Study

Test of 300 and 600mm netting in the forward sections of a Scottish whitefish trawl

  • Published source details Kynoch R.J., O’Neill F.G. & Fryer R.J. (2011) Test of 300 and 600mm netting in the forward sections of a Scottish whitefish trawl. Fisheries Research, 108, 277-282

Actions

This study is summarised as evidence for the following.

Action Category

Modify the design or configuration of trawl gear (mixed measures)

Action Link
Marine Fish Conservation
  1. Modify the design or configuration of trawl gear (mixed measures)

    A replicated, paired, controlled study in 2009 of two areas of seabed in the North Sea off the Shetland Islands, UK (Kynoch et al. 2011) found that modifying the forward sections of a bottom trawl net (increases in mesh sizes) resulted in reduced catch rates of all sizes of four of seven commercial fish species, increased catch rates of one species in one of two cases, and for the other two species the effect varied with fish size, compared to standard forward sections. Overall, increased mesh sizes of 300 mm and 600 mm caught fewer Atlantic cod Gadus morhua (by 49% and 75%), megrim Lepidorhombus whiffiagonis (by 79% and 93%), ling Molva molva (by 36% and 68%) and hake Merluccius merluccius (by 28% and 53%) at all lengths, relative to standard mesh sizes of the forward sections (120/160 mm). Relative catch of haddock Melanogrammus aeglefinus was similar with the 600 mm gear (5% difference) but higher by 42% with the 300 mm gear compared to the standard. The 300 mm and 600 mm gears caught fewer monkfish Lophius piscatorius below 76 cm and 83 cm respectively (and similar catch of fish above these sizes) and saithe Pollachius virens above 53 cm (data reported as statistical results). Trials were conducted on two Shetland fishing grounds 30 nautical miles apart (104–150 m and 163–185 m depths), by a twin-rig trawler in June and July 2009. The 600 mm mesh was deployed only in one area (14 hauls) and the 300 mesh was trialled in both areas (30 hauls in total). Both modified trawl types were fished alongside a standard bottom trawl (see original paper for gear specifications).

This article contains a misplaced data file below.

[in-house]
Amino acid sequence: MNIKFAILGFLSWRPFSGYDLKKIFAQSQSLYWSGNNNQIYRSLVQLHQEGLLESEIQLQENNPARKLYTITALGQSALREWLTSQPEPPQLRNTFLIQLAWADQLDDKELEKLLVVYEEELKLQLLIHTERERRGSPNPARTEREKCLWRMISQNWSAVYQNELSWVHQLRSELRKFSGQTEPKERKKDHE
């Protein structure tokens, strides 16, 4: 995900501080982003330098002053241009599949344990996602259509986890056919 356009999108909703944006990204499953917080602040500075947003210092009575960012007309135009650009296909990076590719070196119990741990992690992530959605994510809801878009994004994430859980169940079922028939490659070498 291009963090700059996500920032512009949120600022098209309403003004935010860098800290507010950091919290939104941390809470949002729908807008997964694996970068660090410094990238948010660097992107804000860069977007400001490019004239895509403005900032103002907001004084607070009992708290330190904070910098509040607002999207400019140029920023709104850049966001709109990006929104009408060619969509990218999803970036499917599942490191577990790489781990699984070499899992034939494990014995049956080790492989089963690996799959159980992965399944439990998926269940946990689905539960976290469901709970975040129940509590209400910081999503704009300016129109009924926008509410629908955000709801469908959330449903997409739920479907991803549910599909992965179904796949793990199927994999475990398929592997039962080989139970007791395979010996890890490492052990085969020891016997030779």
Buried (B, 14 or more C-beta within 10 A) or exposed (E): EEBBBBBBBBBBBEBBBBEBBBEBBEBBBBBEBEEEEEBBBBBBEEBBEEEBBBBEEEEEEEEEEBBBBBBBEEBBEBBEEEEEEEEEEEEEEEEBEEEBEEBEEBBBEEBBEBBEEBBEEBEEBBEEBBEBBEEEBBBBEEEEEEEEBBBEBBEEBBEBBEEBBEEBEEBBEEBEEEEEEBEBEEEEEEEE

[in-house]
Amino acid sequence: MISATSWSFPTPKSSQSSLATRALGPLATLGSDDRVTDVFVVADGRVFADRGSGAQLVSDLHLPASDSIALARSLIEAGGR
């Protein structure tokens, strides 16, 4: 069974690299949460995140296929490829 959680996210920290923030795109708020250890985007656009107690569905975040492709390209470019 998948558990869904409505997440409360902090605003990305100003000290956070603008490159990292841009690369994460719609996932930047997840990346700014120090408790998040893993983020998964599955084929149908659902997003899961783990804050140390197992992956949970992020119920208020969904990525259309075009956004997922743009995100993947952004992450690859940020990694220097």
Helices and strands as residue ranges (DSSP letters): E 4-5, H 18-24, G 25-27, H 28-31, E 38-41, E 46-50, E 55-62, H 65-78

Output references

What Works in Conservation

What Works in Conservation provides expert assessments of the effectiveness of actions, based on summarised evidence, in synopses. Subjects covered so far include amphibians, birds, terrestrial mammals, forests, peatland and control of freshwater invasive species. More are in progress.

More about What Works in Conservation

Download free PDF or purchase
The Conservation Evidence Journal

The Conservation Evidence Journal

An online, free to publish in, open-access journal publishing results from research and projects that test the effectiveness of conservation actions.

Read the latest volume: Volume 18

Go to the CE Journal

Subscribe to our newsletter

Please add your details if you are interested in receiving updates from the Conservation Evidence team about new papers, synopses and opportunities.

Who uses Conservation Evidence?

Meet some of the evidence champions

Endangered Landscape Programme Red List Champion - Arc Kent Wildlife Trust The Rufford Foundation Save the Frogs - Ghana Bern wood Supporting Conservation Leaders National Biodiversity Network Sustainability Dashboard Frog Life The international journey of Conservation - Oryx British trust for ornithology Cool Farm Alliance UNEP AWFA Butterfly Conservation People trust for endangered species Vincet Wildlife Trust